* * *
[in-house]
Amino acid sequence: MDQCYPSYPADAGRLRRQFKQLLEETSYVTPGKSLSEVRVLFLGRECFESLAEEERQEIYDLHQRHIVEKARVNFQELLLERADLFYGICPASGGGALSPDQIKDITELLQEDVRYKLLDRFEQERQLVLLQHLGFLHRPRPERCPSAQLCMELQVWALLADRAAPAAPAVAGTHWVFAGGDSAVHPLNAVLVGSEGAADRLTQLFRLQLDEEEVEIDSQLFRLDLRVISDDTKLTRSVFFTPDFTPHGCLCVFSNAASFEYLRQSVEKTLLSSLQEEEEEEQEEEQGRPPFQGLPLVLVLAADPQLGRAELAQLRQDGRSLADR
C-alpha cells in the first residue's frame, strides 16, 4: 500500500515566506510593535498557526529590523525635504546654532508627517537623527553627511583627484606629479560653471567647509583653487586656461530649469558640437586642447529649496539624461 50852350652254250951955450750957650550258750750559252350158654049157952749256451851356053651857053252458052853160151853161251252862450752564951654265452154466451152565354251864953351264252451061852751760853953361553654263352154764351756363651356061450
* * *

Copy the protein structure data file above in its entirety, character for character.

[in-house]
Amino acid sequence: MDQCYPSYPADAGRLRRQFKQLLEETSYVTPGKSLSEVRVLFLGRECFESLAEEERQEIYDLHQRHIVEKARVNFQELLLERADLFYGICPASGGGALSPDQIKDITELLQEDVRYKLLDRFEQERQLVLLQHLGFLHRPRPERCPSAQLCMELQVWALLADRAAPAAPAVAGTHWVFAGGDSAVHPLNAVLVGSEGAADRLTQLFRLQLDEEEVEIDSQLFRLDLRVISDDTKLTRSVFFTPDFTPHGCLCVFSNAASFEYLRQSVEKTLLSSLQEEEEEEQEEEQGRPPFQGLPLVLVLAADPQLGRAELAQLRQDGRSLADR
C-alpha cells in the first residue's frame, strides 16, 4: 500500500515566506510593535498557526529590523525635504546654532508627517537623527553627511583627484606629479560653471567647509583653487586656461530649469558640437586642447529649496539624461 50852350652254250951955450750957650550258750750559252350158654049157952749256451851356053651857053252458052853160151853161251252862450752564951654265452154466451152565354251864953351264252451061852751760853953361553654263352154764351756363651356061450